Historical Sketch of Framingham, MA
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FRAMINGHAM was incorporated as a town in 1700. In this year it was by the general court “ordered that said plantation, called Framingham, be henceforth a township retaining the name of Framingham, and have and enjoy all the priviledges of a town according to law. Saving unto Sherbon all the rights of land granted by the general court to the first inhabitants, and those since purchased by exchange with the Indians of Natick, or otherwise, all the farms lying within said township according to the former grants of this general court.” On the same day this grant was made by the legislature, a petition, by mutual concert, was made for a large tract of land north east of said plantation, termed Sudbury Farms, to be annexed to the new township, which was readily granted. The first minister of the place was Rev. John Swift, who was ordained Oct., 1701, and died in 1745, aged 67. The church at the time of its organization consisted of the following members:

Henry Rice,
Daniel Rice, Deac.
Jona. Hemingway, do....
Thomas Drury,
Thomas Walker,
John Stow,
Simon Mellen,
Peter Cloise,
Benjamin Bridges,

Caleb Bridges,
Thomas Mellen,
Benjamin Nurse,
Samuel Winch,
Thomas Frost,
John Haven,
Isaac Bowen,
Stephen Jennings,
Nathaniel Haven.


This village is about half way from Boston to Worcester, being 21 miles from the former and 20 miles from the latter place. The village consists of about 60 dwelling houses, 4 churches, 2 Congregational, one of which is Unitarian, 1 Baptist, and 1 Universalist. Part of the Unitarian church is seen on the right, the Orthodox church on the left, near which is seen in the distance the tower of the Universalist church. The next building in the distance westward of the Unitarian church is the academy, which is constructed of stone; the spire seen near this building is that of the Baptist church. The town house, having pillars at each end, is seen in the distance, in the enclosed green. Saxonville, a manufacturing village, is situated about two miles north east from this place, and has a Congregational church. The "Framingham Bank" has a capital of $99,450. Population, 2,881. The Boston and Worcester railroad passes through this town, about 2 miles south from the village. This town is watered by Sudbury river, a principal branch of the Concord river. The surface of the town cannot be considered as hilly or plain; it Consists mostly of gentle eminences and. depressions, every acre being susceptible of cultivation. The soil on the high arable land is rather gravelly, but generally, throughout the town, it is well adapted for the raising of rye and corn.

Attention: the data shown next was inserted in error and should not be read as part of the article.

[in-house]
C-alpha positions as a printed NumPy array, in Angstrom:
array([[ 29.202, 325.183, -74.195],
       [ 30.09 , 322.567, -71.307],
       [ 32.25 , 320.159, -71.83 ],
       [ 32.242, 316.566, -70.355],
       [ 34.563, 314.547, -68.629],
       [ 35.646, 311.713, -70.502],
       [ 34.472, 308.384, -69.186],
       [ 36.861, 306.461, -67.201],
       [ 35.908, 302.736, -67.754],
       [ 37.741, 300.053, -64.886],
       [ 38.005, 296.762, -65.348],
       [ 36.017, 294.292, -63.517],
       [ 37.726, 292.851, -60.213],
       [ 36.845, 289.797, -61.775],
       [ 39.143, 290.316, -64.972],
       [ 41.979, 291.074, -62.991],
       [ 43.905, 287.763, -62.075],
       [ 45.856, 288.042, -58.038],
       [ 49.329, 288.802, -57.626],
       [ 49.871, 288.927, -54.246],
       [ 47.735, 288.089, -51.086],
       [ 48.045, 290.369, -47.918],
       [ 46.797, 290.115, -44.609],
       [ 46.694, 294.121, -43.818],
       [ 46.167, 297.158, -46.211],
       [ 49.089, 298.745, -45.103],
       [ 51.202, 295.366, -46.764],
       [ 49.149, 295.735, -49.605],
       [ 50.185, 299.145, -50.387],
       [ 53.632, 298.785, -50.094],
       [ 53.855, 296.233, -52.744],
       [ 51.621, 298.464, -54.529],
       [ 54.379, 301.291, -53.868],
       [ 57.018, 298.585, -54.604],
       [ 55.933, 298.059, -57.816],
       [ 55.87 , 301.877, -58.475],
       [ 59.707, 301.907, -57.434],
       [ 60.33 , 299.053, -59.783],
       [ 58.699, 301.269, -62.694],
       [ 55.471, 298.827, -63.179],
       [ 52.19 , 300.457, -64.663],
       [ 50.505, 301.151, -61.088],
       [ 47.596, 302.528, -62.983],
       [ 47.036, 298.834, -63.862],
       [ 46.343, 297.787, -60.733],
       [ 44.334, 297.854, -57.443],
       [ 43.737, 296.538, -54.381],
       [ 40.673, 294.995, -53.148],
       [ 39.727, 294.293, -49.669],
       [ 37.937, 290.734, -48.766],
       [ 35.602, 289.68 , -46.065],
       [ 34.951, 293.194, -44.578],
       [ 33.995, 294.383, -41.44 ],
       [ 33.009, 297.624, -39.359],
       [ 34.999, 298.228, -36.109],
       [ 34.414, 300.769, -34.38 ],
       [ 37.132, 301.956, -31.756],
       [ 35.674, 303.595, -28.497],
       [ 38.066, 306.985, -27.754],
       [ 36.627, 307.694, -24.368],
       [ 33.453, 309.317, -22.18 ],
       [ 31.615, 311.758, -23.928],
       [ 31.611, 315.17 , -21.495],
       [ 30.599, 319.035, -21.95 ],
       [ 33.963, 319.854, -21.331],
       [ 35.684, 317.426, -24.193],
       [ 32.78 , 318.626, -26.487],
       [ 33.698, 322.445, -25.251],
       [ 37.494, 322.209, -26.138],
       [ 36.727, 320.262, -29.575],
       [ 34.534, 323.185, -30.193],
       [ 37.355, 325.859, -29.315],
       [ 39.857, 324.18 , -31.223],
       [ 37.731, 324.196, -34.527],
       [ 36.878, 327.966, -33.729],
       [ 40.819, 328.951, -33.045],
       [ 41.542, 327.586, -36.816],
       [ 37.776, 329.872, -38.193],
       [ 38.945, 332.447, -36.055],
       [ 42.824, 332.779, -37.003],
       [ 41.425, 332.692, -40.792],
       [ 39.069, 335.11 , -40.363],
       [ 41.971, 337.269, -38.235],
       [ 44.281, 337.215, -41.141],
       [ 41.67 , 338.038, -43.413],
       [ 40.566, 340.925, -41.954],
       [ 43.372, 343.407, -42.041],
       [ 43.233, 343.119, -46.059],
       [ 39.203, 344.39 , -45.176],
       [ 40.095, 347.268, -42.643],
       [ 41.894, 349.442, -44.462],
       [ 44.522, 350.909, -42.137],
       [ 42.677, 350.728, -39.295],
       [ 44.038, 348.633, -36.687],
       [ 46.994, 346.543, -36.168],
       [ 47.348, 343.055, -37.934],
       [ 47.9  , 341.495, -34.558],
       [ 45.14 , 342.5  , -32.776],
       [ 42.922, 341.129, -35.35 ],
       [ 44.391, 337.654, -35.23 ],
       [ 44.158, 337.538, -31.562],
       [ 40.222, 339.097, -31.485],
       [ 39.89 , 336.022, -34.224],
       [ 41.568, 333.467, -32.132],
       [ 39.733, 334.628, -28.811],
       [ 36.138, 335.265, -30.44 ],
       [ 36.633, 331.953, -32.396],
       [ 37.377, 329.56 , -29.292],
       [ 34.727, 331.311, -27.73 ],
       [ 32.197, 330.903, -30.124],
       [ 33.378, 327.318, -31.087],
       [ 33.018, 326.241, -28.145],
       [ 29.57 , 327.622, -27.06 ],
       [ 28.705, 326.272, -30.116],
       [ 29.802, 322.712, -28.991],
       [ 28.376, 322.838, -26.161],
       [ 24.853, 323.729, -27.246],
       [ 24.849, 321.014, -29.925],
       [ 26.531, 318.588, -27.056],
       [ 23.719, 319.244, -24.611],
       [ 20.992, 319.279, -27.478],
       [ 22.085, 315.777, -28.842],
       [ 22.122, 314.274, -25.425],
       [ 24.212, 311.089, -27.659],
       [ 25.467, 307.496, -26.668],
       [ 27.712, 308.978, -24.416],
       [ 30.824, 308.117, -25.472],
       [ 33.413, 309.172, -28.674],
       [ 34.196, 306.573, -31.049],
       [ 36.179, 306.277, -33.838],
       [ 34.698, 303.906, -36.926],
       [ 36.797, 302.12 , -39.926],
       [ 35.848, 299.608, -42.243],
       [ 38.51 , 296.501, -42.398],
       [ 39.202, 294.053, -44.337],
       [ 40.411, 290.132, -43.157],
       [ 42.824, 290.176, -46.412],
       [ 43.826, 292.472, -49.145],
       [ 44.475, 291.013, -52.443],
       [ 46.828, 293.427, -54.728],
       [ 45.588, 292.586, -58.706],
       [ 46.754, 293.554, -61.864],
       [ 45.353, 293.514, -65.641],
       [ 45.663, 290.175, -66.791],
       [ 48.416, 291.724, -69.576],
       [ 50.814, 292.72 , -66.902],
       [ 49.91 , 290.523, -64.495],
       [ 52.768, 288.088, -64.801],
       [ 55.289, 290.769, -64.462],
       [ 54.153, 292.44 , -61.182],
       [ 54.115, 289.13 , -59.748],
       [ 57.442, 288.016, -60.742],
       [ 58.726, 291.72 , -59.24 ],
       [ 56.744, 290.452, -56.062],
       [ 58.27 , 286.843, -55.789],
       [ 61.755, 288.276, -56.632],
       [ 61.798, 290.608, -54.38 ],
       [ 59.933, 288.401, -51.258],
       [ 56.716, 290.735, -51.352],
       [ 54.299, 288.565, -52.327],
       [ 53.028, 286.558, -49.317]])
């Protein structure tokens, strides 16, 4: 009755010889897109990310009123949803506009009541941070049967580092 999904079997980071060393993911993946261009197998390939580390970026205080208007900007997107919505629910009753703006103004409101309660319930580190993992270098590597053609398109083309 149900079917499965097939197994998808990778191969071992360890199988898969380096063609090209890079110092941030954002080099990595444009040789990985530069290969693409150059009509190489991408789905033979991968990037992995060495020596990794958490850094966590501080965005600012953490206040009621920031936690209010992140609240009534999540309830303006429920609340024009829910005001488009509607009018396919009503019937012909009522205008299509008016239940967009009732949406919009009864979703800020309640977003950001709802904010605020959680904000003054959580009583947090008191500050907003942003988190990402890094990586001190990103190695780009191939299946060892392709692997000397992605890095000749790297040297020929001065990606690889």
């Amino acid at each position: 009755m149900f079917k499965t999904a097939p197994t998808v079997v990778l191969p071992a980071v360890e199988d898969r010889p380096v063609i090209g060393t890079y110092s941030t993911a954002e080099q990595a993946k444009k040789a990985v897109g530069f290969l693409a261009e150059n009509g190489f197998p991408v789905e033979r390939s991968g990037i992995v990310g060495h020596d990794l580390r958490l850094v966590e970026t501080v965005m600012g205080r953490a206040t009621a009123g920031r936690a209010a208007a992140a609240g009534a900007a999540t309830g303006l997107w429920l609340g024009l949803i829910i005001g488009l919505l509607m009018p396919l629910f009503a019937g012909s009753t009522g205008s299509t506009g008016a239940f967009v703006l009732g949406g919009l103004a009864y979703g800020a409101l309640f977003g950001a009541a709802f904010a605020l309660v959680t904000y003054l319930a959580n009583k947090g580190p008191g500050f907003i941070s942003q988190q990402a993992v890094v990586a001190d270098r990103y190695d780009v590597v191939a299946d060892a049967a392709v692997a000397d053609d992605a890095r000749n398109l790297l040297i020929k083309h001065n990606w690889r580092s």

The Framingham cotton and woollen manufactory was incorporated. in 1813, with a capital of $50,000. The Saxon manufactory was incorporated in 1824. "This company purchased the Leicester factory the same year, and the stock was united in the same corporation by act of court, Feb. 8, 1825; capital $150,000." In 1837, there were in this town 5 woollen mills, 11 sets of woollen machinery; wool consumed, 744,000 lbs.; cloth manufactured, 268,640 yards, valued at $311,800; males employed, 105; females, 141; capital invested, $415,000. There were 1,524 pairs of boots and 34,955 pairs of shoes manufactured, valued at $31,293; value of paper manufactured, $46,000. There were 7,777 straw bonnets manufactured, the value of which was $16,358.

The following is a copy of the Latin inscription on the monument of the Rev. Mr. Smith, the first minister of this place, with a translation.

Hic jacet qui obiit A. D. 1745, Aprilis 24to, AEtatisque anno 67mo. vir ille Reverendus D. JOHANNES SWIFT. Dotibus et nativis et acquisitis ornatus; Docendi Artifex, Exemplar vivendi Felix, dum vixit mores exhibens secundum Divinas Regulas Ep o necessarios: commiscens prudentiam Serpentis columbeaque innocentiam commercium cum eo habentibus. In vita percharus, atque gratam sui etsi mosetam memoriam post mortem suis relinquens :-Qui per varios easus variaque rerum discrimina, atque usque ad mortem, raram Discretiouem, Modestiam, Patientiam, voluntatique Supremi Numinis submissionem spectandam prmbens, jam tandem in Domino requievit, adoptionem scilicet corporis obruti Redemptionem, expectabundus.

[Here lies the Reverend John Swift, who died in 1745, April 24th, in the 67th year of his age. Adorn edwith gifts both native and acquired; he was a master in the art of teaching; a model of living, conforming all his acts to the divine laws. To all those with whom he had to do, he exhibited the wisdom of the serpent and the innocence of the (not readable) though mournful memory to his friends. Through many scenes and trials, and even unto death, he manifested a rare discretion, modesty, patience, and submission to the Divine Will. He at length rests with the Lord, looking for the adoption, that is, the redemption of the body.]


FROM:
Historical Collections Relating to the
History and Antiquities of
Every town in Massachusetts with
Geographical Descriptions.
By John Warner Barber.
Worcester
Published by Warren Lazell.
1848

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